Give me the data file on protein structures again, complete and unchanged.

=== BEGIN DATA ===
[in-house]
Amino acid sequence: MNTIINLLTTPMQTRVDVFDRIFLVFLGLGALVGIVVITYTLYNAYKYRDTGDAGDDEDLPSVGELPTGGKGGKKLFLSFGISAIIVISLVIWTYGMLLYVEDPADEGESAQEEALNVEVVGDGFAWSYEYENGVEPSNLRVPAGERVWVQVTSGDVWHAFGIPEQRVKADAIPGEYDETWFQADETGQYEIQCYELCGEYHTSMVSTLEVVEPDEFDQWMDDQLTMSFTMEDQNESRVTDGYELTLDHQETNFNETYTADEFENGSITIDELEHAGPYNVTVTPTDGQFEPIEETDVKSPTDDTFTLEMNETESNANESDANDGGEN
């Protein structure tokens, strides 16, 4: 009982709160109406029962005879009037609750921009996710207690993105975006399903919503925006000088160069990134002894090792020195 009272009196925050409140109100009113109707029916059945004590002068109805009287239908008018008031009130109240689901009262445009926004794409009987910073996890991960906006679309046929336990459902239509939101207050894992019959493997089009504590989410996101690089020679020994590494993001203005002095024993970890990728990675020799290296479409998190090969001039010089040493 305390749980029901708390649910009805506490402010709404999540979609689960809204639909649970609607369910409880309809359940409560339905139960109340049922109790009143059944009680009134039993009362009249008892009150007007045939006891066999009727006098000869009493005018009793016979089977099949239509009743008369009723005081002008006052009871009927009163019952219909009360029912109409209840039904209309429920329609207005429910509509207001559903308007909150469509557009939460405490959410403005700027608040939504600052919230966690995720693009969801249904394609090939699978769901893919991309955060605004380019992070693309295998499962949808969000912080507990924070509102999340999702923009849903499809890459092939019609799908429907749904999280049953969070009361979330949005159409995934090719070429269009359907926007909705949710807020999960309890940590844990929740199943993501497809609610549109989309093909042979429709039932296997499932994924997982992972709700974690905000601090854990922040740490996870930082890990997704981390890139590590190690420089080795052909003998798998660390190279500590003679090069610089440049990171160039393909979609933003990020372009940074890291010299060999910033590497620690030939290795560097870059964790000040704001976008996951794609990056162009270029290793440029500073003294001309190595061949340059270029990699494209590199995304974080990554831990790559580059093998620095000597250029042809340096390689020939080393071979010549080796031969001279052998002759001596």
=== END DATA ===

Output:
[in-house]
Amino acid sequence: MNTIINLLTTPMQTRVDVFDRIFLVFLGLGALVGIVVITYTLYNAYKYRDTGDAGDDEDLPSVGELPTGGKGGKKLFLSFGISAIIVISLVIWTYGMLLYVEDPADEGESAQEEALNVEVVGDGFAWSYEYENGVEPSNLRVPAGERVWVQVTSGDVWHAFGIPEQRVKADAIPGEYDETWFQADETGQYEIQCYELCGEYHTSMVSTLEVVEPDEFDQWMDDQLTMSFTMEDQNESRVTDGYELTLDHQETNFNETYTADEFENGSITIDELEHAGPYNVTVTPTDGQFEPIEETDVKSPTDDTFTLEMNETESNANESDANDGGEN
């Protein structure tokens, strides 16, 4: 009982709160109406029962005879009037609750921009996710207690993105975006399903919503925006000088160069990134002894090792020195 009272009196925050409140109100009113109707029916059945004590002068109805009287239908008018008031009130109240689901009262445009926004794409009987910073996890991960906006679309046929336990459902239509939101207050894992019959493997089009504590989410996101690089020679020994590494993001203005002095024993970890990728990675020799290296479409998190090969001039010089040493 305390749980029901708390649910009805506490402010709404999540979609689960809204639909649970609607369910409880309809359940409560339905139960109340049922109790009143059944009680009134039993009362009249008892009150007007045939006891066999009727006098000869009493005018009793016979089977099949239509009743008369009723005081002008006052009871009927009163019952219909009360029912109409209840039904209309429920329609207005429910509509207001559903308007909150469509557009939460405490959410403005700027608040939504600052919230966690995720693009969801249904394609090939699978769901893919991309955060605004380019992070693309295998499962949808969000912080507990924070509102999340999702923009849903499809890459092939019609799908429907749904999280049953969070009361979330949005159409995934090719070429269009359907926007909705949710807020999960309890940590844990929740199943993501497809609610549109989309093909042979429709039932296997499932994924997982992972709700974690905000601090854990922040740490996870930082890990997704981390890139590590190690420089080795052909003998798998660390190279500590003679090069610089440049990171160039393909979609933003990020372009940074890291010299060999910033590497620690030939290795560097870059964790000040704001976008996951794609990056162009270029290793440029500073003294001309190595061949340059270029990699494209590199995304974080990554831990790559580059093998620095000597250029042809340096390689020939080393071979010549080796031969001279052998002759001596």